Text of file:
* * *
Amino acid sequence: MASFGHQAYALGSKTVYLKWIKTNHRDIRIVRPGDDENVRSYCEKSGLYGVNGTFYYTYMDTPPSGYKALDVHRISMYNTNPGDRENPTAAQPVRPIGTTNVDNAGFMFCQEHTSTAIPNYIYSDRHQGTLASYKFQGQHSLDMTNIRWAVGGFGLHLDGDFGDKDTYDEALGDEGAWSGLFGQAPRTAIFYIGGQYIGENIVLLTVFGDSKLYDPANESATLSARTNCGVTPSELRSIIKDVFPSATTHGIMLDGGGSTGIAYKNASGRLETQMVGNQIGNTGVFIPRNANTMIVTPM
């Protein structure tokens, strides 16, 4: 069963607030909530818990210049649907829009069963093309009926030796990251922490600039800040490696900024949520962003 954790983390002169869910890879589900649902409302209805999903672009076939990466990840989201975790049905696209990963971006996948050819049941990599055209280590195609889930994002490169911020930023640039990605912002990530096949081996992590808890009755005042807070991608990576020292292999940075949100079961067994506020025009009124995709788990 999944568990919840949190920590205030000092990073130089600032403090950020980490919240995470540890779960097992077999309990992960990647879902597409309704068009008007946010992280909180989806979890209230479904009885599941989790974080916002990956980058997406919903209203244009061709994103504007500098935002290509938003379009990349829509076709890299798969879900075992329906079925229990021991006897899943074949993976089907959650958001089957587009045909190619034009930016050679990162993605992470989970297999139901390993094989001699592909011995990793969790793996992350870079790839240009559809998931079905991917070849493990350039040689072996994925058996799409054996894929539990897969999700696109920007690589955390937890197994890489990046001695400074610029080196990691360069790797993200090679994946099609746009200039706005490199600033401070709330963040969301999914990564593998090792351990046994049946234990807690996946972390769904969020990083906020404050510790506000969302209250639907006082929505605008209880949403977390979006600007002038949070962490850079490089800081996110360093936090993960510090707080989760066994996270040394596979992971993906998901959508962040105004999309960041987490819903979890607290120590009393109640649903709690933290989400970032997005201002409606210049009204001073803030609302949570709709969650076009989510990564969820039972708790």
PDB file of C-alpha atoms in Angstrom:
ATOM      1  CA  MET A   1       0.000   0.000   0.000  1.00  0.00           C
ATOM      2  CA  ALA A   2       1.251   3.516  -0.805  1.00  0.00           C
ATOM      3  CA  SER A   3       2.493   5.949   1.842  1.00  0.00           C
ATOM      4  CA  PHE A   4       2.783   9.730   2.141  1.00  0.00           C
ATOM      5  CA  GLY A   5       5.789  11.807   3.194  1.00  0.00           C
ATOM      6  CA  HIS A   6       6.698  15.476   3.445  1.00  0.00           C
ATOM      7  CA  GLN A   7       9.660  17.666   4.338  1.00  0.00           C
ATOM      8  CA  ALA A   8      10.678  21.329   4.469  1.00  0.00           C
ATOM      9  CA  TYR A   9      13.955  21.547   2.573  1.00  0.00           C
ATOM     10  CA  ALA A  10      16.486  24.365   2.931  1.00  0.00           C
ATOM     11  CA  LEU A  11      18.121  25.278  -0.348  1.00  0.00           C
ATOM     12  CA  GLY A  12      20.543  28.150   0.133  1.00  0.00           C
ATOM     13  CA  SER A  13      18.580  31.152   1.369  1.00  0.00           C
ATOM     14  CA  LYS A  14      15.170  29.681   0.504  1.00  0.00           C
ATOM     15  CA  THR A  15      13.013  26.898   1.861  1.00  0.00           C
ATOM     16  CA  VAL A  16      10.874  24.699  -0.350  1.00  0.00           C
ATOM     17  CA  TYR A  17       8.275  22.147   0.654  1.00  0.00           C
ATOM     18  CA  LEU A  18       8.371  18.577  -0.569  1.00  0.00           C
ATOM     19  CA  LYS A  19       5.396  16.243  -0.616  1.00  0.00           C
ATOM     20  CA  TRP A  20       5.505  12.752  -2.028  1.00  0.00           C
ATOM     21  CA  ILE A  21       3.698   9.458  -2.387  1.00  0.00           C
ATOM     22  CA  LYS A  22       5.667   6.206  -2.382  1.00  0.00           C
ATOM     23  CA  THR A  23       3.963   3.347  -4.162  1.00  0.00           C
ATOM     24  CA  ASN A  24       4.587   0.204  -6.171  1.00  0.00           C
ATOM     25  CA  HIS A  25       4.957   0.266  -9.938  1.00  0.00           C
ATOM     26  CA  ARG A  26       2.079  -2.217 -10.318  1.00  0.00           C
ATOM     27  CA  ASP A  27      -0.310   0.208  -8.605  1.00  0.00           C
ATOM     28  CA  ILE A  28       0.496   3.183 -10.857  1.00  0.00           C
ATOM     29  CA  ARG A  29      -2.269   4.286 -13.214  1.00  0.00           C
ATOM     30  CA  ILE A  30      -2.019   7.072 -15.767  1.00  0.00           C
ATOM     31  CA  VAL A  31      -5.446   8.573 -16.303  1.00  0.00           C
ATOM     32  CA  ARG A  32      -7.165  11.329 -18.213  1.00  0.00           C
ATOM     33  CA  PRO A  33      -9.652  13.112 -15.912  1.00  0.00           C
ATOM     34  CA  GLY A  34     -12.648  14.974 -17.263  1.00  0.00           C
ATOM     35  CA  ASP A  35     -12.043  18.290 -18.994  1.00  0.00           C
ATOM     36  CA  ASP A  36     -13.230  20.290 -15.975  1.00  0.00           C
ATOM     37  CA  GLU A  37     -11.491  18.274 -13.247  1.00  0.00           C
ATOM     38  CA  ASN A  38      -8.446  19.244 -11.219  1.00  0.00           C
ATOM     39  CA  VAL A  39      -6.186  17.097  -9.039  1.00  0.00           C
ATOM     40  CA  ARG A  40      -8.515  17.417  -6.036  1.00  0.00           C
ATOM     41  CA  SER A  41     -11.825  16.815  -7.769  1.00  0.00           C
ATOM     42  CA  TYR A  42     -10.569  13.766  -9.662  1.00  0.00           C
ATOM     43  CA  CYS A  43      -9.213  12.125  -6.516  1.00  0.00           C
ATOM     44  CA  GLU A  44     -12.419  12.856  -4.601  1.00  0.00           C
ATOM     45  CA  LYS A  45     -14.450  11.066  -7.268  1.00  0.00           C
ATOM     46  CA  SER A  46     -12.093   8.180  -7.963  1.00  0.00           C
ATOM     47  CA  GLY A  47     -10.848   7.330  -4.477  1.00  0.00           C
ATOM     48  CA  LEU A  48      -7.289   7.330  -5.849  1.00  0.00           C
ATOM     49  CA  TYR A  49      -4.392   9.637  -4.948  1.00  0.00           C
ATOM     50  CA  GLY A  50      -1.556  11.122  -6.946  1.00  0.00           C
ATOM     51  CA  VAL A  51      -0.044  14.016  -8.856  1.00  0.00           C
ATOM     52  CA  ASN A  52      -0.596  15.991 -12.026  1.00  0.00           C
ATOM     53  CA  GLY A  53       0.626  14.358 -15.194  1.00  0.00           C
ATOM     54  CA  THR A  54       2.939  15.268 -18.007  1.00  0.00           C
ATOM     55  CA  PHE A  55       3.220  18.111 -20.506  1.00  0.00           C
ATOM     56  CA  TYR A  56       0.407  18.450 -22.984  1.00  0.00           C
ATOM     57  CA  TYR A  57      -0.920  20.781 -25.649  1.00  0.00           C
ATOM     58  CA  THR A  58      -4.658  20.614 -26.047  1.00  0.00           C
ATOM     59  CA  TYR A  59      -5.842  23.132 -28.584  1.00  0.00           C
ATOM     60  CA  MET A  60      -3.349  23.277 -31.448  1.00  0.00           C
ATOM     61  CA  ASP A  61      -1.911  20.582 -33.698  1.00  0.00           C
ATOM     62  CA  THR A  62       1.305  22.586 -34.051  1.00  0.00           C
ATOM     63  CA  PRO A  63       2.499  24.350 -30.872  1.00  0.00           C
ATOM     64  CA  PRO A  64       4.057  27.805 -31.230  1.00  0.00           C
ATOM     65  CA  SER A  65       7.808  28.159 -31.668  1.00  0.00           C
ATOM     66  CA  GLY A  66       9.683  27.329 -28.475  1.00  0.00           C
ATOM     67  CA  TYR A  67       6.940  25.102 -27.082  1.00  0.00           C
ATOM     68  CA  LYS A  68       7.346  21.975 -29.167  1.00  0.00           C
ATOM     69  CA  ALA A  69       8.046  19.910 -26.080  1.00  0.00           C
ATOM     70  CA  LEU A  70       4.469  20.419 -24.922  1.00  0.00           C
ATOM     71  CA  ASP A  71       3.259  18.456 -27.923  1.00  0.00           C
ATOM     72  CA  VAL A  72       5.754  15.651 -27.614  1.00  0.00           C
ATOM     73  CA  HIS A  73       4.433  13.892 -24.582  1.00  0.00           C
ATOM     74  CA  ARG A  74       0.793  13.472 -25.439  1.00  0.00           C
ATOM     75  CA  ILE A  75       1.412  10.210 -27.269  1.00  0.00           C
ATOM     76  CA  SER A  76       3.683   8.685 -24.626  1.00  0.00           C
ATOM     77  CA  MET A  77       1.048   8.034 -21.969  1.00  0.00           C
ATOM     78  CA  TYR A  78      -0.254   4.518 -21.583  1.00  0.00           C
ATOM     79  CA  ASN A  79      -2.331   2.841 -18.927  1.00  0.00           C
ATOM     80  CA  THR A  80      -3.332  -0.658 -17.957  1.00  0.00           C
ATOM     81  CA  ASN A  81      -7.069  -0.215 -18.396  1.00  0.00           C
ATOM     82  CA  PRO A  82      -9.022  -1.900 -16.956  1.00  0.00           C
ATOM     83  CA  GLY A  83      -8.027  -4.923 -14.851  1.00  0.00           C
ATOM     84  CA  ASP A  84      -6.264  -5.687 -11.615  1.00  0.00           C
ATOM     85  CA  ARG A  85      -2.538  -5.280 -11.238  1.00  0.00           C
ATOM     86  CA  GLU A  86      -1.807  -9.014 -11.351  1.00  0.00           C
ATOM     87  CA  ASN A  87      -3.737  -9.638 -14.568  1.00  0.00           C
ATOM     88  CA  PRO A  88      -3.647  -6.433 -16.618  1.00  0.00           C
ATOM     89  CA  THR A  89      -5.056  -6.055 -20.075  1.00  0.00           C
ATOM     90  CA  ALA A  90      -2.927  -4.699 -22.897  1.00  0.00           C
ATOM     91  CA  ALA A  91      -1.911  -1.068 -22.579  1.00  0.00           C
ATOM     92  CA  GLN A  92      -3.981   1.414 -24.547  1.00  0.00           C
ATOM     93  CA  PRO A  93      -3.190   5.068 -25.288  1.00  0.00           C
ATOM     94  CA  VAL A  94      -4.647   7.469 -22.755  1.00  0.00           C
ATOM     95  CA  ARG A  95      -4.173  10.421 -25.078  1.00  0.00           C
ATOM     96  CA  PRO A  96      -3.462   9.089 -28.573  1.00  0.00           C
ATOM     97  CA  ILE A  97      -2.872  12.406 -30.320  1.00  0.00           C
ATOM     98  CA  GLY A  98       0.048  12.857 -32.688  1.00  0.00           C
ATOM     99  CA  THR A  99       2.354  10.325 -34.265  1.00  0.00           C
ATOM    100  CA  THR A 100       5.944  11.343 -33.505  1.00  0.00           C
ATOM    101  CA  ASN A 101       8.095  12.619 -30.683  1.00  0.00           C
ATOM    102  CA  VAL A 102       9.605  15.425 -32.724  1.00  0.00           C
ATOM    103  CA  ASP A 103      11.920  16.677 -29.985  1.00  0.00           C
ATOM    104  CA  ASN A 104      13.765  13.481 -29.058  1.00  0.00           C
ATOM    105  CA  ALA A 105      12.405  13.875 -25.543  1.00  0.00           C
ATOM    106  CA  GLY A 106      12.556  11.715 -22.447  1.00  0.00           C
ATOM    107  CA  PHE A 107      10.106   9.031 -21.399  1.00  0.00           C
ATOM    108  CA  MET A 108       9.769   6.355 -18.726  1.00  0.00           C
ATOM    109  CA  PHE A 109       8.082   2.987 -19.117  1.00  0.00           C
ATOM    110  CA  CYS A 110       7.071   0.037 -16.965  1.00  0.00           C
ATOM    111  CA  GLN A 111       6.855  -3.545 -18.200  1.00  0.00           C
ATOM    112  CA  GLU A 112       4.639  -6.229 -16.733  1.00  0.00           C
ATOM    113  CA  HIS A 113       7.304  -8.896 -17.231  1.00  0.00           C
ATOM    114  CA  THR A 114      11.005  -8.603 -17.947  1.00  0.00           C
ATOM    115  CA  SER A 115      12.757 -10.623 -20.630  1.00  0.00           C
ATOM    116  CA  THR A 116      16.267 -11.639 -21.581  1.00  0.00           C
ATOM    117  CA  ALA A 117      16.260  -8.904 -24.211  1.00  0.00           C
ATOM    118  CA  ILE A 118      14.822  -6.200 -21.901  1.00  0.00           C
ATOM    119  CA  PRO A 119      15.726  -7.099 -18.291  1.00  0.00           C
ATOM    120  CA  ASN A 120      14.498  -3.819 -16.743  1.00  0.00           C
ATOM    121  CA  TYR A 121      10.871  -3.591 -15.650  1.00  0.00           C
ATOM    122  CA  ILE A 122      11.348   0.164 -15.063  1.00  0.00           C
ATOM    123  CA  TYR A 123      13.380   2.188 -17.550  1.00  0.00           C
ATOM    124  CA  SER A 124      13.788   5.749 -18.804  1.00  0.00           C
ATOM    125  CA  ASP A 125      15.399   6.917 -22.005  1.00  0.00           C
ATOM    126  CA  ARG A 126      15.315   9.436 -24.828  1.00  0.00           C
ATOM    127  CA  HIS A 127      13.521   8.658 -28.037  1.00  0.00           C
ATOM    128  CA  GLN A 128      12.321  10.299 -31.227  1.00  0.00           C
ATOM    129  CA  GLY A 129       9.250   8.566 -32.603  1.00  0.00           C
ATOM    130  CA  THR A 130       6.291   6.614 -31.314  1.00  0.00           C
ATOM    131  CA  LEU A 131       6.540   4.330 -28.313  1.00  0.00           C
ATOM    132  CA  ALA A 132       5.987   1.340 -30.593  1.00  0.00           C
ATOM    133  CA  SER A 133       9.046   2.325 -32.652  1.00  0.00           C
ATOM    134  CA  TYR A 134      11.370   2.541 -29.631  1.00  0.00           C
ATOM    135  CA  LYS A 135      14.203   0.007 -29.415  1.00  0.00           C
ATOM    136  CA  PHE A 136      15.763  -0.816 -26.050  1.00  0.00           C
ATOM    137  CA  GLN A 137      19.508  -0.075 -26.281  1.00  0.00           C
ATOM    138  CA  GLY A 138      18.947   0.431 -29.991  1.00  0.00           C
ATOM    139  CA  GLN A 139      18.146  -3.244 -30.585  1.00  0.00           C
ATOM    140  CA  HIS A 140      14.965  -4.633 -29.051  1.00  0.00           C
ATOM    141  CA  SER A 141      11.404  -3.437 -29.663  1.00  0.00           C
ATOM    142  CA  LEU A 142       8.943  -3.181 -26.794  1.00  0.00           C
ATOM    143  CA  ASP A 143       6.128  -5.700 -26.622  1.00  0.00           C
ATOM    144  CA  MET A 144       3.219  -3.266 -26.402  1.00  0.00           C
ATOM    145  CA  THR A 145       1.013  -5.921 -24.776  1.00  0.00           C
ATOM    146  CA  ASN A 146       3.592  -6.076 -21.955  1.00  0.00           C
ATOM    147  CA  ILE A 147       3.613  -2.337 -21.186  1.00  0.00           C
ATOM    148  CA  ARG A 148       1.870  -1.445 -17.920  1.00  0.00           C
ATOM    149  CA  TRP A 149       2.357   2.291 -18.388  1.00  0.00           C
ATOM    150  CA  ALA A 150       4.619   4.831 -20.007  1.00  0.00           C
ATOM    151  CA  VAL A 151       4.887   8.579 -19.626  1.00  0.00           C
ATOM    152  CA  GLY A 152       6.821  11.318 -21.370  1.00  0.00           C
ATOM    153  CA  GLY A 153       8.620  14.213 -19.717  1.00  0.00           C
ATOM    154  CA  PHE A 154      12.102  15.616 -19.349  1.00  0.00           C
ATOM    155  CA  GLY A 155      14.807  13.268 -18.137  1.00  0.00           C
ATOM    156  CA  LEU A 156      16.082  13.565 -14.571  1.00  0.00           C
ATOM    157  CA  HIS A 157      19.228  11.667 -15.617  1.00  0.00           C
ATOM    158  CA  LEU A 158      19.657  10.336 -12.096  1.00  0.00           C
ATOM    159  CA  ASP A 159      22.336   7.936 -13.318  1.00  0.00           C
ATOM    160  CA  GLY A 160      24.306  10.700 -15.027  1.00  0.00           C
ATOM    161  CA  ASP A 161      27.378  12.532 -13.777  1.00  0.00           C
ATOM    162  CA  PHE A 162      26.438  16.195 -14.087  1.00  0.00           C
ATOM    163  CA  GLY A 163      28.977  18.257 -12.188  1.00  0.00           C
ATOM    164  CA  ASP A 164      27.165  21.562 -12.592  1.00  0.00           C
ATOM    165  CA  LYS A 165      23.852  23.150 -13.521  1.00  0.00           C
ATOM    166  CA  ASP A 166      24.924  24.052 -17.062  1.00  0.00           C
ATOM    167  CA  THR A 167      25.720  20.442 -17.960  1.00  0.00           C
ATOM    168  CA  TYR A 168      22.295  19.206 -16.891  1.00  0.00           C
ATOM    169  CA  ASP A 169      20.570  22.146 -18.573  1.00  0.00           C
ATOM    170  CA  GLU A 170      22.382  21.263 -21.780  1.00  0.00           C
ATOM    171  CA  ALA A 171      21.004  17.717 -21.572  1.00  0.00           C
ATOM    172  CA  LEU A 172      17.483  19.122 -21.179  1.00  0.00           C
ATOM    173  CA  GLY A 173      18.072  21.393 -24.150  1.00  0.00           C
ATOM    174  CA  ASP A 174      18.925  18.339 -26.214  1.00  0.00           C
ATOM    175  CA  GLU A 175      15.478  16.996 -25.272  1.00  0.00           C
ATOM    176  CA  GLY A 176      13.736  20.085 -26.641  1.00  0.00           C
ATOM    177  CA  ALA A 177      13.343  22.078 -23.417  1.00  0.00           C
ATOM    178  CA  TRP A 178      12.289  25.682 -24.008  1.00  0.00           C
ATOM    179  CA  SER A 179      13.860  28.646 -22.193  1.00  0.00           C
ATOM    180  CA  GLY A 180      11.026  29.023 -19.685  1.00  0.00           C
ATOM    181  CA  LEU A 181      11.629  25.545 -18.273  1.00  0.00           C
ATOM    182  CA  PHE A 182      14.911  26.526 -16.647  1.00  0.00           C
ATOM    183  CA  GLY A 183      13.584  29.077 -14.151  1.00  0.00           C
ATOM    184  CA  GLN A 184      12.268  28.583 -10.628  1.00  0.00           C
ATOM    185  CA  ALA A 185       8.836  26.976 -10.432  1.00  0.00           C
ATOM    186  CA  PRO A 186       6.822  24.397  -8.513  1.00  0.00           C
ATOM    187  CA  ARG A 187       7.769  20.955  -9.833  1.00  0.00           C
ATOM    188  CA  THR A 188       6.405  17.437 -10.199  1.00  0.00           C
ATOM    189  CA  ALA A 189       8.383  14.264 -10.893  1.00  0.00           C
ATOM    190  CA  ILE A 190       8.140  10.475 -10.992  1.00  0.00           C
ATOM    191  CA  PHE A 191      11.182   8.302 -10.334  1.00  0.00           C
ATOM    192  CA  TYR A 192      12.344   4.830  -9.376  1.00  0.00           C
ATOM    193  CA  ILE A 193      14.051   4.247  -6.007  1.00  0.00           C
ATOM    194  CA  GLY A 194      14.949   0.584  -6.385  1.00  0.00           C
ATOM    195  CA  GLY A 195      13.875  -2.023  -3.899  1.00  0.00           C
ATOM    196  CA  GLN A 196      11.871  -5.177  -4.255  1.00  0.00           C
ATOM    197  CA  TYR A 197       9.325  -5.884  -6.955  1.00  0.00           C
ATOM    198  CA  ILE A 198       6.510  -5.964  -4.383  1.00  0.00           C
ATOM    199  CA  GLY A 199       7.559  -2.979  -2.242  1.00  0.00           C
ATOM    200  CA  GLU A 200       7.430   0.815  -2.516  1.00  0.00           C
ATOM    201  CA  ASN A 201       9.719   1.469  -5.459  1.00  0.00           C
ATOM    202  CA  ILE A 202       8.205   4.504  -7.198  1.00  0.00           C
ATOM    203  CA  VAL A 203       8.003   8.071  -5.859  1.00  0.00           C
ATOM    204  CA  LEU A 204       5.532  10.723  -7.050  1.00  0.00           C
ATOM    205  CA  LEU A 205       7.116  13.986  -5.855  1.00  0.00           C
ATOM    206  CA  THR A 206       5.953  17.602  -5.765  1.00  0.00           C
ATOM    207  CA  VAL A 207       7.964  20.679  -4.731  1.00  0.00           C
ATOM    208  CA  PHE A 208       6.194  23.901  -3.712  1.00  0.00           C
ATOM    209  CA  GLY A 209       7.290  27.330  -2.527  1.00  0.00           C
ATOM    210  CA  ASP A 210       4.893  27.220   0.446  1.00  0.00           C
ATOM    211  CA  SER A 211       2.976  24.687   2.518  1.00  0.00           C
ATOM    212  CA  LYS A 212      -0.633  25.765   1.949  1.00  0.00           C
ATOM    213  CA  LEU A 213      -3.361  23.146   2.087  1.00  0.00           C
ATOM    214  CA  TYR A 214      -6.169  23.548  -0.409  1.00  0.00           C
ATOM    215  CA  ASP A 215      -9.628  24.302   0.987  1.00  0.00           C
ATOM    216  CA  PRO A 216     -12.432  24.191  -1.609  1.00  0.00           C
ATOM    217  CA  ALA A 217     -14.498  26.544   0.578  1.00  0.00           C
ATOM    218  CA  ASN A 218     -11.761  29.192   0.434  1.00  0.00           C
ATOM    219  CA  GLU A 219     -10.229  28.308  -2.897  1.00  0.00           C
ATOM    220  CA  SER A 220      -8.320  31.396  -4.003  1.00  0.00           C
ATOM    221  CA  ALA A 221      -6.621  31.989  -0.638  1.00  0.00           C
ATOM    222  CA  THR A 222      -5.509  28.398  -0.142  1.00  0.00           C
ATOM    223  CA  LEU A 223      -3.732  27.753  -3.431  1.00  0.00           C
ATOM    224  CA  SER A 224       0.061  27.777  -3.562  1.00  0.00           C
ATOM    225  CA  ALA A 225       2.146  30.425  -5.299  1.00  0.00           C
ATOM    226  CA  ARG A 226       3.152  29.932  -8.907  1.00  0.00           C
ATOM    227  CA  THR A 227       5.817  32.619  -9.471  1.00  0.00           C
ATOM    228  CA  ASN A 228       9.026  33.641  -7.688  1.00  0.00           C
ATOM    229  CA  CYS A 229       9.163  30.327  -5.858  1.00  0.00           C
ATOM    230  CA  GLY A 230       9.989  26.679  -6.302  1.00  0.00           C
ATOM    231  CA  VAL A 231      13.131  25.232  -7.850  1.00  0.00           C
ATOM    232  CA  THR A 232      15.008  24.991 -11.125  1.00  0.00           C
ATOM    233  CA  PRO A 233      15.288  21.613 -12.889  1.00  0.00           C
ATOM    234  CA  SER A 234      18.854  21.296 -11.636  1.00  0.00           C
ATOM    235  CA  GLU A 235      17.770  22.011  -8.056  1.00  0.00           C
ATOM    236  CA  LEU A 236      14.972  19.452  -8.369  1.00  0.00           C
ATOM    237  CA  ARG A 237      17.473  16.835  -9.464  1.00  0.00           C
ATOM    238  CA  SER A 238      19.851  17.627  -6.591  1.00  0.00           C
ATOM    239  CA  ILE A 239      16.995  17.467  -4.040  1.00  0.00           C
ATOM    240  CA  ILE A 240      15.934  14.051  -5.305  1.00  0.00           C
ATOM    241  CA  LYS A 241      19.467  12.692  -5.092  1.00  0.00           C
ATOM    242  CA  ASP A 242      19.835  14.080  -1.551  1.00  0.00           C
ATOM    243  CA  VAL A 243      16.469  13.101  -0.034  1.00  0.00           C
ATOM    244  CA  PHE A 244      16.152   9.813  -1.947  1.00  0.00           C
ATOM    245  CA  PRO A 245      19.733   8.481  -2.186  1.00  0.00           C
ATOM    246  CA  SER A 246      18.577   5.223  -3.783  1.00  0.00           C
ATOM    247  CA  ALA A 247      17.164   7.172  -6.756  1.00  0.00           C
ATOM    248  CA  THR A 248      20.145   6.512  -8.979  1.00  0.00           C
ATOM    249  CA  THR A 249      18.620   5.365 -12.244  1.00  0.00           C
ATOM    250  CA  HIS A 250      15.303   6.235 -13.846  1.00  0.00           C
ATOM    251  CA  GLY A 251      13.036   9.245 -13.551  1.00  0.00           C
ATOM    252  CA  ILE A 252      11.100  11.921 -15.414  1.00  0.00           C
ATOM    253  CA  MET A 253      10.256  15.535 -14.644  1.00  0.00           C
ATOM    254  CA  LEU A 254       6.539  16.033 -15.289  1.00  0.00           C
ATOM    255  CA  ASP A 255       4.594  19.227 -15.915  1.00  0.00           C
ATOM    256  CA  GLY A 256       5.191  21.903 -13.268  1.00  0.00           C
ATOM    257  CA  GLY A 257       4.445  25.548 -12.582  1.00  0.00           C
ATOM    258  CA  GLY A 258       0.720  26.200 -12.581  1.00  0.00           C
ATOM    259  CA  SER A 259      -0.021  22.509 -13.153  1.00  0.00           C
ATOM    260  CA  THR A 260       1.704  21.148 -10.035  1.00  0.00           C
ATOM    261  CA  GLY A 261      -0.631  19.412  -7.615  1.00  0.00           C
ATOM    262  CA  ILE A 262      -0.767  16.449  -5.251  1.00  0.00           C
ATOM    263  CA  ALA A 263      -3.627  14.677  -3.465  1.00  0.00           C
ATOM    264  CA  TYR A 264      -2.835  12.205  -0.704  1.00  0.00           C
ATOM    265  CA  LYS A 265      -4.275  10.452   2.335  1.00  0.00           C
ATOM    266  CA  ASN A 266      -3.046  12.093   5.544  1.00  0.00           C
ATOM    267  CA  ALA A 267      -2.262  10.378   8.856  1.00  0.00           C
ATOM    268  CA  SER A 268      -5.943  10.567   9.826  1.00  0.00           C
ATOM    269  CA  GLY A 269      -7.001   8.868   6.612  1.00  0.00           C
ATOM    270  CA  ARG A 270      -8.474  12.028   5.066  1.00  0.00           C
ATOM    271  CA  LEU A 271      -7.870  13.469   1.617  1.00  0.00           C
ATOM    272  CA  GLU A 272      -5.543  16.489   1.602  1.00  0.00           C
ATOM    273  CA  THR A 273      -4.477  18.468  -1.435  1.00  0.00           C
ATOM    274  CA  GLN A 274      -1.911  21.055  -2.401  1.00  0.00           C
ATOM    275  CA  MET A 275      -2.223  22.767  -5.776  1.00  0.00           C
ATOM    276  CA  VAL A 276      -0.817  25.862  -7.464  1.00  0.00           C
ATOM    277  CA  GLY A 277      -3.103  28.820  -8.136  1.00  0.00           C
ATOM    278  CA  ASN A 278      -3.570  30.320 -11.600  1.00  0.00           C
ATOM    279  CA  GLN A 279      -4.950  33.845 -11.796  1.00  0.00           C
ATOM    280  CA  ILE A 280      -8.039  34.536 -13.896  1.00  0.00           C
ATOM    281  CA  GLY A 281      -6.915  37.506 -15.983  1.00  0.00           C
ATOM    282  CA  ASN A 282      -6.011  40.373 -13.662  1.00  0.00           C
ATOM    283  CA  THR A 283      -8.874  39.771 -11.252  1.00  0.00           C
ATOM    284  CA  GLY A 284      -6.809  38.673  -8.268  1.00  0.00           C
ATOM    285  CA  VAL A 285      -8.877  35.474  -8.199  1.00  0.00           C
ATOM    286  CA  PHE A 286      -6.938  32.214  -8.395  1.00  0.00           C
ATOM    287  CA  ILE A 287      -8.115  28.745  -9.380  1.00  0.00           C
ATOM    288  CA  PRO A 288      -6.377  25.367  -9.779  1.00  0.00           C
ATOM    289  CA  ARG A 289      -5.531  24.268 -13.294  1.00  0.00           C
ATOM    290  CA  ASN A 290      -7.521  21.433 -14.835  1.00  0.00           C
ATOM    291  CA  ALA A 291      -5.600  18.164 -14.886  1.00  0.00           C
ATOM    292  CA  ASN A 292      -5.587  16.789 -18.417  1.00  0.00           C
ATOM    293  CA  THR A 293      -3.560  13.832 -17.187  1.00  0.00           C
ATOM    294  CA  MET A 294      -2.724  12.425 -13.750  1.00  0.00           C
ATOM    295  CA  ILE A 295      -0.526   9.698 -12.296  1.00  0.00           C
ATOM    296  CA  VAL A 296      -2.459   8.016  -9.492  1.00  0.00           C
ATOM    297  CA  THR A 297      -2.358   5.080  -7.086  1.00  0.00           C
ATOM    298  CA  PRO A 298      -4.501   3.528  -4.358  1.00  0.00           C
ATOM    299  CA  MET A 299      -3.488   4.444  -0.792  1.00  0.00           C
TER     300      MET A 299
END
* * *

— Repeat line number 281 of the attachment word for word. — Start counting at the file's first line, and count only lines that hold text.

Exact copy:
ATOM    278  CA  ASN A 278      -3.570  30.320 -11.600  1.00  0.00           C